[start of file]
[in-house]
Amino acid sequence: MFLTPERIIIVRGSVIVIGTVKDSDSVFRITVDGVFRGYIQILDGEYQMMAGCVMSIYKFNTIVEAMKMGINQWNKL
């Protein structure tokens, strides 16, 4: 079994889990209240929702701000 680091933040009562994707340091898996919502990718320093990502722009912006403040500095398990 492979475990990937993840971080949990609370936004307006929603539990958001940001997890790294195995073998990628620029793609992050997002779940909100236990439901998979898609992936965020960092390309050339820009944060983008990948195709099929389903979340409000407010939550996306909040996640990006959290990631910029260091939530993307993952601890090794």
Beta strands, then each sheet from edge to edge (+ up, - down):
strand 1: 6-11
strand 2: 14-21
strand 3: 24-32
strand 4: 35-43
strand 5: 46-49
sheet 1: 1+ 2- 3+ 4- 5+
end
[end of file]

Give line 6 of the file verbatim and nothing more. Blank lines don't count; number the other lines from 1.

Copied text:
strand 2: 14-21